Blind SDA Alumnus Inspires Freshmen and Sophomores

A man whose life changed completely because of becoming blind talked to underclassmen about staying optimistic.

Motivational speaker, Jeremy Poincenot told SDA students Wednesday, “I’m happier today at 26 years old and legally blind than I was at 19 with 20/20 vision.”

Due to Wednesday’s testing schedule, ninth and tenth grade students were introduced to Poincenot, SDA alumnus, as he shared his life experiences through an inspiring speech.

He took students through his story about going from 20/20 vision to being legally blind in two months, due to a rare genetic disorder called Leber Hereditary Optic Neuropathy (LHON).

Although he spent a long time feeling depressed, angry, and unmotivated, he had a change of heart and became more optimistic with the help of his family and friends, he said. The people around him taught him to look at the positivity surrounding his life and to not dwell on the negative.

Poincenot has been involved in his community. He and his college roommate started a fundraiser called C.U.R.E. (Cycling Under Reduced Eyesight), a tandem bike ride from Santa Barbara to San Diego, and raised money for LHON.

Additionally, Poincenot was able to continue playing golf, his favorite sport, through blind golf. Blind golf is similar to regular golf, but the golfers have guides who help them get the shot right. With the help of his dad as a guide, he was able to win the World Blind Golf Championship.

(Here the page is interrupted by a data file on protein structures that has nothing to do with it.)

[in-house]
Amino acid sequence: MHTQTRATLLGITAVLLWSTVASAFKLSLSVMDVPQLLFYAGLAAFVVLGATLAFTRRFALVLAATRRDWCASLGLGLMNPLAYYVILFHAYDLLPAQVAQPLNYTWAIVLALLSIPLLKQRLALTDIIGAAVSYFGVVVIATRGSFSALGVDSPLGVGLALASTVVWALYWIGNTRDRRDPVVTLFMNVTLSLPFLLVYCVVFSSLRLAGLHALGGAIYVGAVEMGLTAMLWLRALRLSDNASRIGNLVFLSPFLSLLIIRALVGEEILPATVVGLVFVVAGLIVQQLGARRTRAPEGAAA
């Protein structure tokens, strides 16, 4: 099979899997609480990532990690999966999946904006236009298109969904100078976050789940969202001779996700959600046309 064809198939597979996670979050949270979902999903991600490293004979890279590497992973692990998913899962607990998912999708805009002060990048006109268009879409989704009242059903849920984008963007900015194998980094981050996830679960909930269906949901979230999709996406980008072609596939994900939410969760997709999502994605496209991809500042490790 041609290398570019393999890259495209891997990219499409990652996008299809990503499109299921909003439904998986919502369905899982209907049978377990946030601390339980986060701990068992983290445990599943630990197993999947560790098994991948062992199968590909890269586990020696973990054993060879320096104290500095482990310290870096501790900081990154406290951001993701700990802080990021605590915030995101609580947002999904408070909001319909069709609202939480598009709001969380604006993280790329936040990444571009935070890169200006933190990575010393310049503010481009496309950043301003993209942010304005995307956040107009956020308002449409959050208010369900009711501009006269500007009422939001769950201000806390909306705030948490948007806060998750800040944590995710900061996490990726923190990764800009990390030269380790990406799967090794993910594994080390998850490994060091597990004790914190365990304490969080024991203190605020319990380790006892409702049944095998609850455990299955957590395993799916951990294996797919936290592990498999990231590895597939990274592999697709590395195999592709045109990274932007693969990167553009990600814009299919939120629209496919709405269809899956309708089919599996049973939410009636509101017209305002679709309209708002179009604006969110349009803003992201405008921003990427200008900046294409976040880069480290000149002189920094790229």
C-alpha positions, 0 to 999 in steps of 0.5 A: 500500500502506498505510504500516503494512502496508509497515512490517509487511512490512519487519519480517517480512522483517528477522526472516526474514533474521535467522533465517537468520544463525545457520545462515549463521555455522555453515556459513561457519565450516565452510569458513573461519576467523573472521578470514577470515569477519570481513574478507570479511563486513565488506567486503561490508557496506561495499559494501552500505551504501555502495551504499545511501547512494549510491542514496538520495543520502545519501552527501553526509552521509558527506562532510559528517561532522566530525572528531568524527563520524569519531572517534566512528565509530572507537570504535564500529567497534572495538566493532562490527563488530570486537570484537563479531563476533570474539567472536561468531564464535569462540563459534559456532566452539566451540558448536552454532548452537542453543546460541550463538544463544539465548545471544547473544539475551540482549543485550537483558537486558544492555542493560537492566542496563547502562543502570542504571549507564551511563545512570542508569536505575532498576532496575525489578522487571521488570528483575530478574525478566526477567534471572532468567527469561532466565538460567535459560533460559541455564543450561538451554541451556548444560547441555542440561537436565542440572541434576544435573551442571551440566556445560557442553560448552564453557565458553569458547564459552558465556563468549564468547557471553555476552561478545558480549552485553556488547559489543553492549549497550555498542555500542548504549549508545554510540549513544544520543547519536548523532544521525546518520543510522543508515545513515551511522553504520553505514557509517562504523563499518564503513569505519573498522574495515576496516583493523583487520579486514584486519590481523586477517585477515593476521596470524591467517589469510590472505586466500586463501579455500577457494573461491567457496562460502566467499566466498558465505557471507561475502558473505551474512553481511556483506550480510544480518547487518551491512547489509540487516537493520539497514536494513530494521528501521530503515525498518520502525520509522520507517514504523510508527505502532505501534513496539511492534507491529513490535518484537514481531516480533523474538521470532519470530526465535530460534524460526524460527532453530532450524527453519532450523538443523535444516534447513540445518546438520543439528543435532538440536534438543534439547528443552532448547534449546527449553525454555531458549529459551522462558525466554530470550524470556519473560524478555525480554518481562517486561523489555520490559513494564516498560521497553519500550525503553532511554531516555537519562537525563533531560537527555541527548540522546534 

Poincenot urged SDA students to be aware of the life-changing affects friendship can have on someone’s life and the importance of focusing on the good times you experience.

Poincenot not only motivated students, but connected with them and kept his speech interesting, students said. They appreciated his blend of funny and serious topics. “It was very moving and he added humor,” said freshman Niklas van der Wagt.

“He kind of connected to everybody and that was really cool,” said freshman Cami King.

Poincenot opened up students’ eyes to realize the significance of being there for others. He left the students with one final thought: “We need to stop thinking so much about ourselves and start helping others because, we don’t know, it could change their lives.”